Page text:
2016’s Best Music Books, Sort Of
Of the making of many “best-of” lists there is no end. Many magazines and newspapers have already weighed in on the best albums or the best books of the year. At best, such lists remind us of some books we might have missed, or encourage us to pick up a book we’d been thinking about reading; sometimes these lists simply give us that extra nudge to head over to our local independent bookstore to peruse a book’s pages and perhaps add it to the already towering stack of books next to our desks or our beds.
As should be clear from an earlier column about the meaninglessness of Billboard’s list of “100 greatest music books of all time,” I am not convinced that such “best-of” lists always reveal the books most worthy of our attention. If you look at some of these lists, you’ll find listed big books by recognized authors from major trade publishers; the lists contain very few titles by mid-list authors published by smaller independent publishers.
I don’t think of this as a “best-of” list this year. Very simply, here are books worthy of deep reading that will repay repeated re-readings. I do think that Tamara Saviano’s biography of Guy Clark is the best music book of the year, though, in spite of the release around the same time of the much-hyped autobiography of that guitarist from New Jersey (and for what it is—an autobiography written by a musician—it’s one of the smartest and best written of its kind). As memoirs go, Rita Coolidge’s Delta Lady reveals with brutal honesty her struggles in a rock-and-roll world that always treated women like second-class citizens. If you have never read Albert Murray’s writings on blues and jazz (especially his wonderful novel Whistle Train Guitar), you need to go to the bookstore or library and pick up either the mammoth new collection, Albert Murray: Collected Essays & Memoirs (Library of America), or Murray Talks Music: Albert Murray on Jazz and Blues (University of Minnesota).
So, here’s my list of music books from 2016—and I don’t receive and have not read every music book published this year—that I’d encourage you to seek out, pick up, and read.
Tamara Saviano, Without Getting Killed or Caught (Texas A&M)—Delivers an intimate, affectionate, sometimes sad, often hilarious, and vibrant chronicle of one of our most memorable artists; Saviano’s richly detailed prose and her vivid storytelling — along with Clark’s own lively words — create an unforgettable portrait of a songwriter whose own words live on in our hearts. It’s not too much to say that this is the best music book of the year.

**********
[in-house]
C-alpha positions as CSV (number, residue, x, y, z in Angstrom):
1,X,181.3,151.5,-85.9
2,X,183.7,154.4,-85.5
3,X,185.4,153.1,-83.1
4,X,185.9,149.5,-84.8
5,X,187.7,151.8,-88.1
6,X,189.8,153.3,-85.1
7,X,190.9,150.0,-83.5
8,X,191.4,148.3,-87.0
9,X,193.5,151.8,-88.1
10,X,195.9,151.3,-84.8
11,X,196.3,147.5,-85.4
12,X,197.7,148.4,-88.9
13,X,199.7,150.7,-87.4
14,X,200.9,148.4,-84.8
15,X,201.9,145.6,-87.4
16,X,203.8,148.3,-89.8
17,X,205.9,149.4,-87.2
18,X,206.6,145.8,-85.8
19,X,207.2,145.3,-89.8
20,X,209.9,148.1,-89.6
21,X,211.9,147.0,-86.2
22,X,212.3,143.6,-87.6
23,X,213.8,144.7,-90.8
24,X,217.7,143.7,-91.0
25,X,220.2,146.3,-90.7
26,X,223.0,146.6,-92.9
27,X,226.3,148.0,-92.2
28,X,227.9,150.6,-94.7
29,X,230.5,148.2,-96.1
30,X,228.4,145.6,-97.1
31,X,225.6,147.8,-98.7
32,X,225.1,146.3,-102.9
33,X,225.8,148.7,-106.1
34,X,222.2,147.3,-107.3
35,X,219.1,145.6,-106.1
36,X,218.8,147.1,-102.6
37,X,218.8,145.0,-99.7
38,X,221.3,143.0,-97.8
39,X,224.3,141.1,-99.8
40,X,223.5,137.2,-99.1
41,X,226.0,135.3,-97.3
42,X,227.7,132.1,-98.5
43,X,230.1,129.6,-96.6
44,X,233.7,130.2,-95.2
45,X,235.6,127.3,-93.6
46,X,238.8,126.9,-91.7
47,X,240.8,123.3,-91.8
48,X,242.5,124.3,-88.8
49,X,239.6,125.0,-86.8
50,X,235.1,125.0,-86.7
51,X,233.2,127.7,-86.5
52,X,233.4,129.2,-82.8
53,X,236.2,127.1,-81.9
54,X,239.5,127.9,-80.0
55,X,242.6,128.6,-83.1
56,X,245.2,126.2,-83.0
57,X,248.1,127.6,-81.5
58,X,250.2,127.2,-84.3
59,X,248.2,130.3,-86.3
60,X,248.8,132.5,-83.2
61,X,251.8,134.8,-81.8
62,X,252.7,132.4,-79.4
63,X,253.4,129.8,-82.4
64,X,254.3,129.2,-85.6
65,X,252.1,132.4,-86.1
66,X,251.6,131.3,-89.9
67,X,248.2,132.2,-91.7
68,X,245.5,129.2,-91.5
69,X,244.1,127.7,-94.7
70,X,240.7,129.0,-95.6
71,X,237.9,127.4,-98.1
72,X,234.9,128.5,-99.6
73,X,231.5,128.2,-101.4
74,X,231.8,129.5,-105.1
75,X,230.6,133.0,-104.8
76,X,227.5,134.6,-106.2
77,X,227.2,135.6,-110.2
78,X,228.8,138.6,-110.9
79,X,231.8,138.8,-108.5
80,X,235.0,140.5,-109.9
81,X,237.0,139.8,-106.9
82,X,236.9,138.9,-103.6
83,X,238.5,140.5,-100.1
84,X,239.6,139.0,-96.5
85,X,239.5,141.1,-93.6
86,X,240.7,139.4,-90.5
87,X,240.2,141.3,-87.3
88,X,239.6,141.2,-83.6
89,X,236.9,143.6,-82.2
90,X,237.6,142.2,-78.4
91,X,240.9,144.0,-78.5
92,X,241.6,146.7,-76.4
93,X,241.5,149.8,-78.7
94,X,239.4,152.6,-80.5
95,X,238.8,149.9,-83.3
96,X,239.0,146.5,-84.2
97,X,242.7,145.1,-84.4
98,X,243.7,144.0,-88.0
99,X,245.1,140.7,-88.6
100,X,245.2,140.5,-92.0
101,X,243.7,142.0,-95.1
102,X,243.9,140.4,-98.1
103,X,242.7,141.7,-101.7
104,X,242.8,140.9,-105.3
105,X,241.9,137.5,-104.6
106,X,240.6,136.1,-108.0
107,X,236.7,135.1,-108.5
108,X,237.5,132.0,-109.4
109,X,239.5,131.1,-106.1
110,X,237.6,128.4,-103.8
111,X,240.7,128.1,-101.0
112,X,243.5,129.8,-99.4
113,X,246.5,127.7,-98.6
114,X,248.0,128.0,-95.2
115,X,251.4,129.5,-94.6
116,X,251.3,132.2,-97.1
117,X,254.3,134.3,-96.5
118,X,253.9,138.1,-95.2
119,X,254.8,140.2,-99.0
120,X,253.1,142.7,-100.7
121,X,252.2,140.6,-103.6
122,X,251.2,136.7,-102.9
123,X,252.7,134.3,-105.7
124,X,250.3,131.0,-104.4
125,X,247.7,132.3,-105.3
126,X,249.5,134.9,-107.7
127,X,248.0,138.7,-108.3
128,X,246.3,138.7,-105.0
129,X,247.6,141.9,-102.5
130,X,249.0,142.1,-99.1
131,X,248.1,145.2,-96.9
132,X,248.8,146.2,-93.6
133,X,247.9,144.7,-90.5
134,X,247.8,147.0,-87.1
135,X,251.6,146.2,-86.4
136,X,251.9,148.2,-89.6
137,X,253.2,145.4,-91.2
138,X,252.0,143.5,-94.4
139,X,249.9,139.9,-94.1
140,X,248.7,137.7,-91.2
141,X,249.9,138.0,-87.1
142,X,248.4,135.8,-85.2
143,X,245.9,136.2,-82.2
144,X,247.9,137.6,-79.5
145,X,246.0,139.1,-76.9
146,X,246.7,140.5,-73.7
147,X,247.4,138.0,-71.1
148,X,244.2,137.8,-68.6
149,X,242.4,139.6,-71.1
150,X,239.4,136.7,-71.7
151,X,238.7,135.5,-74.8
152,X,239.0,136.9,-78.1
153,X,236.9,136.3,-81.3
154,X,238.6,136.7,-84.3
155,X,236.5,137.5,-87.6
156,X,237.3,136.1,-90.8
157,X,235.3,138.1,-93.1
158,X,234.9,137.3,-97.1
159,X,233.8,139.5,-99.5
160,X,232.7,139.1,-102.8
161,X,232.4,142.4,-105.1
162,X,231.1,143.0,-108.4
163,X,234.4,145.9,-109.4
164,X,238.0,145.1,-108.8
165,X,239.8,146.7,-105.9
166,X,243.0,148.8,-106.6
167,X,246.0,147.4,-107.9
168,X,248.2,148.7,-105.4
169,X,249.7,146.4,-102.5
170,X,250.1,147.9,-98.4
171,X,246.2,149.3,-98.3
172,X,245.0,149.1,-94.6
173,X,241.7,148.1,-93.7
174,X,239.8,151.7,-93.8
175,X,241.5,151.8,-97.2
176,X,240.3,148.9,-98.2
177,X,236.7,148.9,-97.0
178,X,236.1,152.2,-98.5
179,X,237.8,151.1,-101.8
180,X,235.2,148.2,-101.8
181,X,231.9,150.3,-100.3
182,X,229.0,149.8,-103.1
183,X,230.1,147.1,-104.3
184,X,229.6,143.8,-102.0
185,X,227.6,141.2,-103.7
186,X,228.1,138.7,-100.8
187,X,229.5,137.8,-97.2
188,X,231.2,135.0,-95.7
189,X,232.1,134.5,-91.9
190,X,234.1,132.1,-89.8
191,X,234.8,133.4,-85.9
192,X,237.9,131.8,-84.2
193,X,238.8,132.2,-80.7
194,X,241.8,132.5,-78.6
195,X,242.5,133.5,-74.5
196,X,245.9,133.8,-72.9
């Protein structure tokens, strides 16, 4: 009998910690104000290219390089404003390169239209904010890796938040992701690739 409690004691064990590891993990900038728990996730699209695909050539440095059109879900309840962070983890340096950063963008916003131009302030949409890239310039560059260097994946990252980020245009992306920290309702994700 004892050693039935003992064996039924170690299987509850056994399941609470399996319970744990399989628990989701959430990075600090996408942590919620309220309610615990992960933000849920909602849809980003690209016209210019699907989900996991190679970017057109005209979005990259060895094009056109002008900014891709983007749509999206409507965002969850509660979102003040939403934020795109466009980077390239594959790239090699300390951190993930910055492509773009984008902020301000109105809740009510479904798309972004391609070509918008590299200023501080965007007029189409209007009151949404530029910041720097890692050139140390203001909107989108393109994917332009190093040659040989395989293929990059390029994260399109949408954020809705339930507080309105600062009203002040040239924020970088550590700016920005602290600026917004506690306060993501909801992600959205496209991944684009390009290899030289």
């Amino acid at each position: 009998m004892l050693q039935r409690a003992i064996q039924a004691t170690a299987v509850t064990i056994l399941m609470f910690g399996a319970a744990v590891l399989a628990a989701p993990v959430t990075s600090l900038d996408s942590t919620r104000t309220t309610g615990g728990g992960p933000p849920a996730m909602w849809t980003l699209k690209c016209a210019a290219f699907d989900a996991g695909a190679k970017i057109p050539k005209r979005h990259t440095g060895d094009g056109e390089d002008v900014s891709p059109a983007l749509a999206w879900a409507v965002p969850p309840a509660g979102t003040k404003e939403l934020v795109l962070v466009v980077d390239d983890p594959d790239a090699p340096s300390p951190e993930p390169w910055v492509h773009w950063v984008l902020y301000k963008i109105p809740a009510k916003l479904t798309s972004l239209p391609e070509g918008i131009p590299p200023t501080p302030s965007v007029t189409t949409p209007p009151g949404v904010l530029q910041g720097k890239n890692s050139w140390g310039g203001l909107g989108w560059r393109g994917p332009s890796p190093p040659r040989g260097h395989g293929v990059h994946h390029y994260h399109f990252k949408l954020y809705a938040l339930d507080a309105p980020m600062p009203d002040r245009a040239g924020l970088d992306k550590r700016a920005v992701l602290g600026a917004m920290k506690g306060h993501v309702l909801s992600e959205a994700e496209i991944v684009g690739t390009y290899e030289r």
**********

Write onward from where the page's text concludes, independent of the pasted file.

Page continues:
Rita Coolidge, Delta Lady: A Memoir (HarperCollins)—Coolidge is cordial and welcoming in Delta Lady, inviting readers to step onto her front porch and sit down and chat with her about life. Like her songs, she hits all the right notes as she sings us and herself back home, back to the music that’s woven the colorful quilt of her life.
Bruce Springsteen, Born to Run (Simon & Schuster)—You don’t have to wade too far into the rushing river of words in Bruce Springsteen’s new, long-anticipated autobiography before his insecurities, his dreams, his longings, his desperation, and his sense of himself flood over you.
Bob Mehr, Trouble Boys: The True Story of the Replacements (Da Capo)—A brilliant book that captures the ups and downs, the lightness and the darkness of one of rock’s most memorable bands.
Jenni Finlay and Brian T. Atkinson, Kent Finlay, Dreamer: The Musical Legacy behind Cheatham Street Warehouse (Texas A&M University Press)—Honors Kent Finlay, revealing the ways he’s influenced a holy host of songwriters and an entire cultural scene, from the cosmic cowboys heyday of the mid-1970s to the rich and diverse songwriting scene of the late 20th century.
Albert Murray, Murray Talks Music: Albert Murray on Jazz and Blues (University of Minnesota)—Gives us a glimpse into Murray’s brilliance, his refusal to seek the easy way out, his deep engagement with art, literature, and music, and his standing as one of the last great public intellectuals, willing to engage culture broadly from the perspectives of anthropology, literature, and music.